14. Kelp • When kelp, a certain kind of dried seaweed was burned, ash was produced. • This developed along the islands and shores of northern Scotland but only after its price became competitive (later aided by salt tax). • Some concerns about kelping. Clow p. 71. • Kelp yielded numerous products: NaCl (25%), KCl (3%), Na2CO3, Na2SO4, MgSO4, MgCl2 some of which became profitable commodities.

  15. Chemicals From Kelp • Soda ash (Na2CO3) emerged as key compound for several industries. • Glass making: Nearly all of the salts in kelp were used in the flux  frit  glass • Soap making: Na2CO3 + Ca(OH)2 2NaOH + CaCO3 Kelp and lime  caustic soda and chalk • Sources of these reactants or raw materials?

  16. More Kelp Products • Textiles: kelp was used as a raw material for alum to fix dyes on the fabric K2SO4 · Al2 (SO4) 3 · 24H2O or (NH4) 2SO4 · Al2 (SO4) 3 · 24 H2O • Kelp was also used as fertilizer • The kelp industry in northern Scotland and the Hebrides reached its peak in 1800. (p. 89)

  17. Palaeotechnic Transition • A deeper look into synthesis and commercialization of soda ash, sodium carbonate. • An early model for the chemical industry. p. 91-92 handout

  18. Alternatives to Plant-Based Soda • As timber was consumed for charcoal, ash and uses in war, the govt offered incentives for new (non-natural resource) sources of ash. • Clow identifies two important groups that contributed to solving the ash problem: the Lunar Society and the Ninth Earl of Dundonald. (Our old friend).

  19. The Lunar Society and Soda Ash • John Roebuck • James Watt • Matthew Boulton • Joseph Black • James Keir • Eramus Darwin • Josiah Wedgwood

  20. Ninth Earl of Dundonald • 1795 patent describing methods to produce soda (alkali) and other chemicals. (p.101-102; i.e. Treatise on the Connection of Agriculture with Chemistry) and • Extraction of salt from non-taxed sources (p. 102-103 • Established chemical works at Walker 1796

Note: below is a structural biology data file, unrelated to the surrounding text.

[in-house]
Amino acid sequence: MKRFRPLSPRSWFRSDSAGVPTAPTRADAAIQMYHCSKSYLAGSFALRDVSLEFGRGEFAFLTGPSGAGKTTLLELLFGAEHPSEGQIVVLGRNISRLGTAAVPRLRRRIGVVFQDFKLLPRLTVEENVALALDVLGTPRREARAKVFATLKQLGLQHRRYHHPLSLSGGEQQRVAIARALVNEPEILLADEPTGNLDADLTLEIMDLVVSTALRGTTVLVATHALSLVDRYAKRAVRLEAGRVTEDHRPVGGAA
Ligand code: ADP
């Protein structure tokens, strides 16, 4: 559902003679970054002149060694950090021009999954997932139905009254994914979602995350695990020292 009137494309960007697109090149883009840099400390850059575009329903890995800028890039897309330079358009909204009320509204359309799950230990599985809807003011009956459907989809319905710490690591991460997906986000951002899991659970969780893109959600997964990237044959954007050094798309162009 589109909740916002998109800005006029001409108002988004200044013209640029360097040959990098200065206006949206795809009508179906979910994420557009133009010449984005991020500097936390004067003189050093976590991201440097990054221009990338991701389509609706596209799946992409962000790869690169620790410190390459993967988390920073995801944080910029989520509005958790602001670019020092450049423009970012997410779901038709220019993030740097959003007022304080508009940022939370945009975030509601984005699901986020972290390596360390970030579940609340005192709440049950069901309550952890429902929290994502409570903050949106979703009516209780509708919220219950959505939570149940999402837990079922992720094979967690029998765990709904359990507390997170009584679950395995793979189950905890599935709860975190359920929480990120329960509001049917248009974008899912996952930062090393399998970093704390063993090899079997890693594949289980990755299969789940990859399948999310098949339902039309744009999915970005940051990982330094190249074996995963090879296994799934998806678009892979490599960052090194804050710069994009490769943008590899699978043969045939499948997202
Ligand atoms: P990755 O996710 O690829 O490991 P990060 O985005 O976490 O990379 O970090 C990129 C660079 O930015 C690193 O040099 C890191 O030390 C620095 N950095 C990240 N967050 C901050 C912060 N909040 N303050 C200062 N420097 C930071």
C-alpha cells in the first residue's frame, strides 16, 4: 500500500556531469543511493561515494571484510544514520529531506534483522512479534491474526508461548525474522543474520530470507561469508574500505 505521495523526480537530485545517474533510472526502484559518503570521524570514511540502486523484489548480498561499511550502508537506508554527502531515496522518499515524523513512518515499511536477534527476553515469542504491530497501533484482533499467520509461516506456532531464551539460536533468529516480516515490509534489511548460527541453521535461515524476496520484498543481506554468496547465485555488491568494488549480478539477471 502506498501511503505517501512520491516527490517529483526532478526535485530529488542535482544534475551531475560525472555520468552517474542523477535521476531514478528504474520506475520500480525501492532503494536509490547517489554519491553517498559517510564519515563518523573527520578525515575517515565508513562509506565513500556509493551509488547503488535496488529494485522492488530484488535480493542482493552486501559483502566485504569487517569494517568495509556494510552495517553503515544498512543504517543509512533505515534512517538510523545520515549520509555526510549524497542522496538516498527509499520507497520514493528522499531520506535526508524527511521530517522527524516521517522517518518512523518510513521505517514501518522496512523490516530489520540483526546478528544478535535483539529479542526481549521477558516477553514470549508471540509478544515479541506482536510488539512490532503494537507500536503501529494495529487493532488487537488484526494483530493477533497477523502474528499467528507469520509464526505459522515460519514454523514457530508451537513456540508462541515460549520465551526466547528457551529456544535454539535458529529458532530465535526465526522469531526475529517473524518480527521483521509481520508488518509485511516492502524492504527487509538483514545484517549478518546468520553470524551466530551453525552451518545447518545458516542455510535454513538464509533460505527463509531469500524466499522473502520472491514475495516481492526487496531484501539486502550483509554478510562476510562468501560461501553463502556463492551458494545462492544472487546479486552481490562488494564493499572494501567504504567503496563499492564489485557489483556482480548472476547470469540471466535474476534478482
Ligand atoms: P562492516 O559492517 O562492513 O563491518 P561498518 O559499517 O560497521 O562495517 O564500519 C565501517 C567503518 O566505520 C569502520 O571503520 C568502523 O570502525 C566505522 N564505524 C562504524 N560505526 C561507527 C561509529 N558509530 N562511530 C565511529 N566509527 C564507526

21. Dundonald • Commercialization of by-products of soda ash production

  22. Sea Salt to Soda Ash: The Founding of Chemical Industries • By 1810, the kelp industry was in decline caused to a large extent by numerous efforts to discover and improve a successful synthetic method of making soda ash from sea salt. • The considerable work by members of the Lunar Society and by the Earl of Dundonald illustrate these efforts. • When the salt tax was repealed in 1823, the soda ash industry grew enormously. See graph Clow p.112.

  23. LeBlanc Process • Most of the synthetic methods were related to the LeBlanc process, 1791 patent. 2NaCl + H2SO4 Na2SO4 + 2HCl Na2SO4 + CaCO3 + 2C  Na2CO3 + CaS + 2CO2 Add water to dissolve soda ash, then evaporate water. Sources of these raw materials?, pollutants? Clow p. 108-109

  24. Role of Soda Ash • With a dependable supply (NaCl from the sea, salt brines or mines vs timber, other plants) of soda ash, other industries grew into major enterprises and economic drivers. @ 1823 • Soda ash: Soap, Textiles and Glass • What were these by-products of soda ash production used for: CuS, FeS, CuSO4, FeSO4, HCl, HNO3, Cl2, CaCl2? • Clow p. 92

  25. A Small Revival (an aside) • The 1812 discovery of Iodine in kelp revitalized the kelp industry but only to a small extent.

  26. The Downside of the Industrial Revolution • Many of the advances of the Industrial Revolution were accompanied by increased air and water pollution, hazardous working conditions, toxic products and by-products. • The LeBlanc synthesis of soda ash from sea salt. • Steam engine • Metallurgy • etc

  27. Addressing Detrimental Chemical By-Products • The seeds of Green Chemistry